Colorado is a state of the Western United States encompassing most of the southern Rocky Mountains as well as the northeastern portion of the Colorado Plateau and the western edge of the Great Plains. It is the 8th most extensive and 21st most populous U. S. state. The estimated population of Colorado was 5,695,564 on July 1, 2018, an increase of 13.25% since the 2010 United States Census. The state was named for the Colorado River, which early Spanish explorers named the Río Colorado for the ruddy silt the river carried from the mountains; the Territory of Colorado was organized on February 28, 1861, on August 1, 1876, U. S. President Ulysses S. Grant signed Proclamation 230 admitting Colorado to the Union as the 38th state. Colorado is nicknamed the "Centennial State" because it became a state one century after the signing of the United States Declaration of Independence. Colorado is bordered by Wyoming to the north, Nebraska to the northeast, Kansas to the east, Oklahoma to the southeast, New Mexico to the south, Utah to the west, touches Arizona to the southwest at the Four Corners.
Colorado is noted for its vivid landscape of mountains, high plains, canyons, plateaus and desert lands. Colorado is part of the western and southwestern United States, is one of the Mountain States. Denver is most populous city of Colorado. Residents of the state are known as Coloradans, although the antiquated term "Coloradoan" is used. Colorado is notable for its diverse geography, which includes alpine mountains, high plains, deserts with huge sand dunes, deep canyons. In 1861, the United States Congress defined the boundaries of the new Territory of Colorado by lines of latitude and longitude, stretching from 37°N to 41°N latitude, from 102°02'48"W to 109°02'48"W longitude. After 158 years of government surveys, the borders of Colorado are now defined by 697 boundary markers and 697 straight boundary lines. Colorado and Utah are the only states that have their borders defined by straight boundary lines with no natural features; the southwest corner of Colorado is the Four Corners Monument at 36°59'56"N, 109°2'43"W.
This is the only place in the United States where four states meet: Colorado, New Mexico and Utah. The summit of Mount Elbert at 14,440 feet elevation in Lake County is the highest point in Colorado and the Rocky Mountains of North America. Colorado is the only U. S. state that lies above 1,000 meters elevation. The point where the Arikaree River flows out of Yuma County and into Cheyenne County, Kansas, is the lowest point in Colorado at 3,317 feet elevation; this point, which holds the distinction of being the highest low elevation point of any state, is higher than the high elevation points of 18 states and the District of Columbia. A little less than half of Colorado is flat and rolling land. East of the Rocky Mountains are the Colorado Eastern Plains of the High Plains, the section of the Great Plains within Nebraska at elevations ranging from 3,350 to 7,500 feet; the Colorado plains are prairies but include deciduous forests and canyons. Precipitation averages 15 to 25 inches annually. Eastern Colorado is presently farmland and rangeland, along with small farming villages and towns.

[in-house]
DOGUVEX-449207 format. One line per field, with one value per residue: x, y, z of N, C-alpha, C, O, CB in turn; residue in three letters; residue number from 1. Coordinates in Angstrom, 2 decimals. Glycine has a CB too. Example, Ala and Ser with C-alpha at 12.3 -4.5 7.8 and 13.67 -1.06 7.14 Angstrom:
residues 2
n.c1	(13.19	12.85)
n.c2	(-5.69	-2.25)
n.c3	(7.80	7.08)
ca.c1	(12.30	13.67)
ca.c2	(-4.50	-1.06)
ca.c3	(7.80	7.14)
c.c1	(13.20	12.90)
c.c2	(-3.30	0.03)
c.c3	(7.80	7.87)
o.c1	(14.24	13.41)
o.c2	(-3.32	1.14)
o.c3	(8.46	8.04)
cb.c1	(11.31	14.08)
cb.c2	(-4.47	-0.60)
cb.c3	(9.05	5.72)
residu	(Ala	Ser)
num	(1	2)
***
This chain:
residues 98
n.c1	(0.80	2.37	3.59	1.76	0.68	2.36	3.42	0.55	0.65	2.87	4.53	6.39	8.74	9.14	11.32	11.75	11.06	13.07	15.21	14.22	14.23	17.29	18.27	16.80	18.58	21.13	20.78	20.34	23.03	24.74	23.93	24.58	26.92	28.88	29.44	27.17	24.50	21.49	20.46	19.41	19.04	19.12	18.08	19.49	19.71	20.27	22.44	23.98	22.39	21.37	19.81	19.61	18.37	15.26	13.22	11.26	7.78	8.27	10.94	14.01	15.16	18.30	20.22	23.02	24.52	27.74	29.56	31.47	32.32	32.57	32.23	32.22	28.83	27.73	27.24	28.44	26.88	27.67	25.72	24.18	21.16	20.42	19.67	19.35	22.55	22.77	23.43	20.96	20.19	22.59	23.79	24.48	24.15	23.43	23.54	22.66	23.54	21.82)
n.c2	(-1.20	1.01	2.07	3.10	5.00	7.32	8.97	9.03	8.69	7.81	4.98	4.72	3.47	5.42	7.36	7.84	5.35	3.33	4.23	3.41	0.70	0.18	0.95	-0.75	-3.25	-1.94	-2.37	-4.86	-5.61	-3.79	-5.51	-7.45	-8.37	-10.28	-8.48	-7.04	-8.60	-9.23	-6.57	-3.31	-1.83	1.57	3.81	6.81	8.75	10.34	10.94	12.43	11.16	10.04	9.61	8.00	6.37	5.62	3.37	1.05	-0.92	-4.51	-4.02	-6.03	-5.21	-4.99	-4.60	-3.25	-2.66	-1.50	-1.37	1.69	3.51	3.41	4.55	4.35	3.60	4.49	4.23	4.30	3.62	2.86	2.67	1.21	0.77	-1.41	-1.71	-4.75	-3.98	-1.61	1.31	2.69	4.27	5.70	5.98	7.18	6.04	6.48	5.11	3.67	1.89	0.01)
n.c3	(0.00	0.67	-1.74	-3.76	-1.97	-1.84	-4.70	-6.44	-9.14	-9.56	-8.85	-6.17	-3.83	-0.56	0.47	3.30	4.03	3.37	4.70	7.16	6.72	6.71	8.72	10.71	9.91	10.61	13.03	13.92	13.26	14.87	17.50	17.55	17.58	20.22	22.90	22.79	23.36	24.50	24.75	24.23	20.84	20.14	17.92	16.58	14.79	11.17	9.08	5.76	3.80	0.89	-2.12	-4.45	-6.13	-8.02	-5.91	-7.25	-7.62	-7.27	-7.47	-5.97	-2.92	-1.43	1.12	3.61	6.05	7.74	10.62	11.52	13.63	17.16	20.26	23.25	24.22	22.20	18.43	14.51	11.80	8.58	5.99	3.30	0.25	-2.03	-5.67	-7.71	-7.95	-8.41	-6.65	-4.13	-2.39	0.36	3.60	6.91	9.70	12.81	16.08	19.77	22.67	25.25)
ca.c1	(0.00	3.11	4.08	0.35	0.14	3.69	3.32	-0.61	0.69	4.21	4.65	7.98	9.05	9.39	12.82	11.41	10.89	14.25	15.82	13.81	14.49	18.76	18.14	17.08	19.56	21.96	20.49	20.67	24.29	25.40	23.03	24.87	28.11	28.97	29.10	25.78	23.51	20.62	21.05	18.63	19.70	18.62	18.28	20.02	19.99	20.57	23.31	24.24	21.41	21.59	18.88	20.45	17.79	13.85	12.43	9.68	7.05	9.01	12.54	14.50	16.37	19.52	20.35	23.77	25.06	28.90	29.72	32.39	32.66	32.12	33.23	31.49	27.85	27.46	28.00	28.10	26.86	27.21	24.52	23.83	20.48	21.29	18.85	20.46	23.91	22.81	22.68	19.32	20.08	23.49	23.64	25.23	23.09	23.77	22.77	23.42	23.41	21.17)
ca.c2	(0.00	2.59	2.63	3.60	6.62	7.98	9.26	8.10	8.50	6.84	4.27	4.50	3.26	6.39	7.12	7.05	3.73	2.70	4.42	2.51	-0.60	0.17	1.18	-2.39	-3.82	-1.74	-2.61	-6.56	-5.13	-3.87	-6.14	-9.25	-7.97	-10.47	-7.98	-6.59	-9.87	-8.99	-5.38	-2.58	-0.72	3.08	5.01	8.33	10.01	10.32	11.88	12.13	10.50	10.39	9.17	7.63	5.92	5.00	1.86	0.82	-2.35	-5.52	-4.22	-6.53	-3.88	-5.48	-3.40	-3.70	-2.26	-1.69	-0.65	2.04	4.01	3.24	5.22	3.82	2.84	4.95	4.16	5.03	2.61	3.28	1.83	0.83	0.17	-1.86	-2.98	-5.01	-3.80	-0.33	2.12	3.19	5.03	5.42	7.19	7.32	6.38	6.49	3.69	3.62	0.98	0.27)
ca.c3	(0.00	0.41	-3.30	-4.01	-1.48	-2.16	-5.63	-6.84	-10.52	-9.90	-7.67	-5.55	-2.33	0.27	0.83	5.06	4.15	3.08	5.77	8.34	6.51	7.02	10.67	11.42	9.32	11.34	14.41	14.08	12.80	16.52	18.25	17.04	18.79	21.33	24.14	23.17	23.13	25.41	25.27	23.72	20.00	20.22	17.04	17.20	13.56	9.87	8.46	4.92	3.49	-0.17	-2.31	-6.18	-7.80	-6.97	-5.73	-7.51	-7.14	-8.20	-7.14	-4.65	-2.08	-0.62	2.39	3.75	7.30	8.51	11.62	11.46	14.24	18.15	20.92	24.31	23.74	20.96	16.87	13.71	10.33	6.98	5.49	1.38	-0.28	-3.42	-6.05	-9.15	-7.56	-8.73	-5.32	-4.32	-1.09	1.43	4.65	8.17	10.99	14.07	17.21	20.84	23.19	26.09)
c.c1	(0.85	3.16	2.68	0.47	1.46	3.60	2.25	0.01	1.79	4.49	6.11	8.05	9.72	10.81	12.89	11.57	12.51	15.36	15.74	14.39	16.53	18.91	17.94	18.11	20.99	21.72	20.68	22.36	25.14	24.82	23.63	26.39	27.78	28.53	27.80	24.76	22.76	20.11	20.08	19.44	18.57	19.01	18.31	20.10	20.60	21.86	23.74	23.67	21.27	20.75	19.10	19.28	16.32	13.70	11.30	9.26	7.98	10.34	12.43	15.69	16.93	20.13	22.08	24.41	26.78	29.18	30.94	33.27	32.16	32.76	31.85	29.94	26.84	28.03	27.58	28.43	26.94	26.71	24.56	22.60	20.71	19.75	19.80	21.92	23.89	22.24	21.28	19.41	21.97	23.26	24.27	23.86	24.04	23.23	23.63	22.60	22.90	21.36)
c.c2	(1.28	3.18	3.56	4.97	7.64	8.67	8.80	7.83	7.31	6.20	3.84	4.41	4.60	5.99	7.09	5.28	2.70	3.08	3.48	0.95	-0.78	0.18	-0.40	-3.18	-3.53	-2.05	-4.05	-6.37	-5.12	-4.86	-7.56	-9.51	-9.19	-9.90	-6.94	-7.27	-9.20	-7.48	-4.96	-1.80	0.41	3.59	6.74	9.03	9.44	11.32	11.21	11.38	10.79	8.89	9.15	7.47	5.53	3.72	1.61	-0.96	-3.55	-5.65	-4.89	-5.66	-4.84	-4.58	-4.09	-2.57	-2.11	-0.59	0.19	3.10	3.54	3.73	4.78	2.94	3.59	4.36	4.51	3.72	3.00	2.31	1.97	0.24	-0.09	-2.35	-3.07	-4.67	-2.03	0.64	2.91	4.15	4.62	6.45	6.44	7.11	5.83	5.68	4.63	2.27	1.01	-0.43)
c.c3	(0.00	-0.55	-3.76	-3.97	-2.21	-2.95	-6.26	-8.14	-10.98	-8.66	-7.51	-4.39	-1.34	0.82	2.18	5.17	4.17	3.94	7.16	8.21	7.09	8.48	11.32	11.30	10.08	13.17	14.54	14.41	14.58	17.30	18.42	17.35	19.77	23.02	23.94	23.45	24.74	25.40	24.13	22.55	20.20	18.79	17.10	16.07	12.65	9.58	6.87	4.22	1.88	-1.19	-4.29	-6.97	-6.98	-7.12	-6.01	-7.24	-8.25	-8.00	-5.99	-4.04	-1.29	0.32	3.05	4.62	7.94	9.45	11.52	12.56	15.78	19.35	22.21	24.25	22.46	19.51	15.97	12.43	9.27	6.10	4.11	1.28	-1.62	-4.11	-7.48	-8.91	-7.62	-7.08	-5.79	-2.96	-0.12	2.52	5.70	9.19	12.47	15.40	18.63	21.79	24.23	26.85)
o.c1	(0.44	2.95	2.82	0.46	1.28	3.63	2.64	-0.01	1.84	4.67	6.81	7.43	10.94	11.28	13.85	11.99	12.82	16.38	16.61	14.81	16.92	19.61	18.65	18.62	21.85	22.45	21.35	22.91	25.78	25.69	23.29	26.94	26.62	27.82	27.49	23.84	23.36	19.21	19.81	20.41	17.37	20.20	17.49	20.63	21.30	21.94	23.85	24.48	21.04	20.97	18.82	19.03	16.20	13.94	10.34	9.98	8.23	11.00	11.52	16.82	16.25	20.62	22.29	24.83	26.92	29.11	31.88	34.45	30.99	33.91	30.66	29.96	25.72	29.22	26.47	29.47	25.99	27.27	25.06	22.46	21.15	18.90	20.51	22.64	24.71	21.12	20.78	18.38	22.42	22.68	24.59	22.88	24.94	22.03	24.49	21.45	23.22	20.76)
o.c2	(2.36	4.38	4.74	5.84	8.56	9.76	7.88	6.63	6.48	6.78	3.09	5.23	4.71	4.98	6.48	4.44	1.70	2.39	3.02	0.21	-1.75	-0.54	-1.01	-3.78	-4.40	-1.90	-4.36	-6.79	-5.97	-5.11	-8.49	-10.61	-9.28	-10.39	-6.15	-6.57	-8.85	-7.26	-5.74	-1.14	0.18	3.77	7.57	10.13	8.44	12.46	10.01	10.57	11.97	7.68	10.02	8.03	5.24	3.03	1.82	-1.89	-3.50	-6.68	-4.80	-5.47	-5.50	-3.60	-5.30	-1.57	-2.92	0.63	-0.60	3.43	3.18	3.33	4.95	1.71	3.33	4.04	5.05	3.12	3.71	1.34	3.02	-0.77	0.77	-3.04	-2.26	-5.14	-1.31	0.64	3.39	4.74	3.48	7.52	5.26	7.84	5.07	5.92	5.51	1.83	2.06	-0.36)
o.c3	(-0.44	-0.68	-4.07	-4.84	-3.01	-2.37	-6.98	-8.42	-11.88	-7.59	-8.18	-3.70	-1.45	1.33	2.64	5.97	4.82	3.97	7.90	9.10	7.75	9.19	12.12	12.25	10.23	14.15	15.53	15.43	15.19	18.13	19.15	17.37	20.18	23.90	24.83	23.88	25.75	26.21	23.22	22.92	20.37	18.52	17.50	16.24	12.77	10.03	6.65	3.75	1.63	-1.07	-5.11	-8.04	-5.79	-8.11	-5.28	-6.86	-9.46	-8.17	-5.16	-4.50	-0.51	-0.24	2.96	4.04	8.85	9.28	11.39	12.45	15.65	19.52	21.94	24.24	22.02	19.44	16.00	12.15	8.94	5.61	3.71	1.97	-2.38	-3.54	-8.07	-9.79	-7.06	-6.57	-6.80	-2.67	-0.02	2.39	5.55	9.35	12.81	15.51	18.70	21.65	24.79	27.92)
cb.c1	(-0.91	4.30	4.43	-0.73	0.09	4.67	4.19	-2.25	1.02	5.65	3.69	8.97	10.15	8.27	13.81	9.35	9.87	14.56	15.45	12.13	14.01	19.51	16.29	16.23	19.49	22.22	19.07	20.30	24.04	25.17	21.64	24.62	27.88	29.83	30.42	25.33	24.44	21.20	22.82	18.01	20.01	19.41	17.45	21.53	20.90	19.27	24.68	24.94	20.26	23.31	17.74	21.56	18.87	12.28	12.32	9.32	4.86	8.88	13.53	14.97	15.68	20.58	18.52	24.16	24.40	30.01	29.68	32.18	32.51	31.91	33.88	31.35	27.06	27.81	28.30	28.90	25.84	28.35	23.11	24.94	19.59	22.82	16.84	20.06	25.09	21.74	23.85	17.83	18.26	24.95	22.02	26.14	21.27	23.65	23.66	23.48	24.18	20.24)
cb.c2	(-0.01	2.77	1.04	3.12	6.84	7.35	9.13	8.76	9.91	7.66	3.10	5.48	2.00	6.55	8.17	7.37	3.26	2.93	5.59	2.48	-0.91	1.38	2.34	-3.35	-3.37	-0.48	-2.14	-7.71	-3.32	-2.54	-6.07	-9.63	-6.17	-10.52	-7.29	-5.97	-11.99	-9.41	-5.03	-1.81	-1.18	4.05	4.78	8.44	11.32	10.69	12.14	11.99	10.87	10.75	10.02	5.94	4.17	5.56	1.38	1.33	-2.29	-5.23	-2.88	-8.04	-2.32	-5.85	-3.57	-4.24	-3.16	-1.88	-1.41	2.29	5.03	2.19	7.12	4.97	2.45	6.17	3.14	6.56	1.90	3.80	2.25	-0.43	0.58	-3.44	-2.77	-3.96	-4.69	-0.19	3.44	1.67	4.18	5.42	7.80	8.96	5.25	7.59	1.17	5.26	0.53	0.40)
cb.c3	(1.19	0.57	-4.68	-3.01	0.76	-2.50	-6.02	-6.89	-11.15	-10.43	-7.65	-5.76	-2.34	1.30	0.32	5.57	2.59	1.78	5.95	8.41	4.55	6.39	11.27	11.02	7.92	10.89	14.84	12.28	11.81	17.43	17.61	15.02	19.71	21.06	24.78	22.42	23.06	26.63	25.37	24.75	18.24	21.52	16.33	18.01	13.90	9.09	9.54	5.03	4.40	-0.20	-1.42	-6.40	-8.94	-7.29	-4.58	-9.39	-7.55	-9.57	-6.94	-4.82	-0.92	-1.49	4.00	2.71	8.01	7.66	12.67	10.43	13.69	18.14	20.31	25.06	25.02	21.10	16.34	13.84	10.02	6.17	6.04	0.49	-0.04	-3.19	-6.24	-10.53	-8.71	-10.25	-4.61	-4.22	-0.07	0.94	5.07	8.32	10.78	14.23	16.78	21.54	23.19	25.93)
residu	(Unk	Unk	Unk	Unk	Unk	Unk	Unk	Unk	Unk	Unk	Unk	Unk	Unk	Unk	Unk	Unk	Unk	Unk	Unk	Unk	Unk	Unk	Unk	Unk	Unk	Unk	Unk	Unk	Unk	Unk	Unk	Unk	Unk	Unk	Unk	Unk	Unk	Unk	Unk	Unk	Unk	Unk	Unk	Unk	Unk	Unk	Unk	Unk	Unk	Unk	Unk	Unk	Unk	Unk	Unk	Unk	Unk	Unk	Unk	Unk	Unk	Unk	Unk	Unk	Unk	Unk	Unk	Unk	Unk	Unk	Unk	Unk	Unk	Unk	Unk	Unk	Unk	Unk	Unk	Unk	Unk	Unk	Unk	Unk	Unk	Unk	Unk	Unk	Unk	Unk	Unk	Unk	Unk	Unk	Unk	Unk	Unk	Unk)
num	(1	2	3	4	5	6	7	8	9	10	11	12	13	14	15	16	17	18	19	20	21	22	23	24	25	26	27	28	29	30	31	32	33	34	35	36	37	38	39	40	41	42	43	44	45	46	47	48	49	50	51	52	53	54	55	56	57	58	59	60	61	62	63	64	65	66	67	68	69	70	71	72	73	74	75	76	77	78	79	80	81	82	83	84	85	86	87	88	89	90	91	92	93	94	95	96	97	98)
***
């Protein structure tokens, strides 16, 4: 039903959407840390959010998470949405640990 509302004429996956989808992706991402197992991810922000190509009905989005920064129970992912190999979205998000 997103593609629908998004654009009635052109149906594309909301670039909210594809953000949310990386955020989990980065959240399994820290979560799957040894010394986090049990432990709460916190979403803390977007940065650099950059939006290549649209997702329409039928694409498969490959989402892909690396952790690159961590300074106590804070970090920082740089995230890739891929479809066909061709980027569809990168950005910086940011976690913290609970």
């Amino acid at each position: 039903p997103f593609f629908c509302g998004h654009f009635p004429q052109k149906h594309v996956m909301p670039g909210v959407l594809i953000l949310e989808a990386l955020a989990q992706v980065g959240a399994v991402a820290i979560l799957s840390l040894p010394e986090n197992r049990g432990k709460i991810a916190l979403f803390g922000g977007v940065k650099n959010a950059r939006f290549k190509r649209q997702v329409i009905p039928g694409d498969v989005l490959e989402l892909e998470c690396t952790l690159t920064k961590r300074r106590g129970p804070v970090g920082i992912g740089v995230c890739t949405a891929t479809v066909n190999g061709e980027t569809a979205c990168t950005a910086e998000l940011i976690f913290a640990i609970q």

Corn, hay and oats are all typical crops. Most villages and towns in this region boast both a grain elevator. Irrigation water is available from subterranean sources. Surface water sources include the South Platte, the Arkansas River, a few other streams. Subterranean water is accessed through artesian wells. Heavy use of wells for irrigation caused underground water reserves to decline. Eastern Colorado hosts considerable livestock, such as hog farms. 70% of Colorado's population resides along the eastern edge of the Rocky Mountains in the Front Range Urban Corridor between Cheyenne and Pueblo, Colorado. This region is protected from prevailing storms that blow in from the Pacific Ocean region by the high Rockies in the middle of Colorado; the "Front Range" includes Denver, Fort Collins, Castle Rock, Colorado Springs, Pueblo and other townships and municipalities in between. On the other side of the Rockies, the significant population centers in Western Colorado are the cities of Grand Junction and Montrose.
The Continental Divide of the Americas extends along the crest of the Rocky Mountains. The area of Colorado to the west of the Continental Divide is called the Western Slope of Colorado. West of the Continental Divide, water flows to the southwest via the Colorado River and the Green River into the Gulf of California. Within the interior of the Rocky Mountains are several large parks which are high broad basins. In the north, on the east side of the Continental Divide is the North Park of Colorado; the North Park is drained by the North Platte River, which flows north into Nebraska. Just to the south of North Park, but on the western side of the Continental Divide, is the Middle Park of Colorado, drained by the Colorado River; the South Park of Colorado is the region of the headwaters of the South Platte River. In southmost Colorado is the large San Luis Valley, where the headwaters of the Rio Grande are located; the valley sits between the Sangre De Cristo Mountains and San Juan Mountains, consists of large desert lands that run into the mountains.
The Rio Grande drains due south into New Mexico and Texas. Across the Sangre de Cristo Range to the east of the S
Adolph Coors Foundation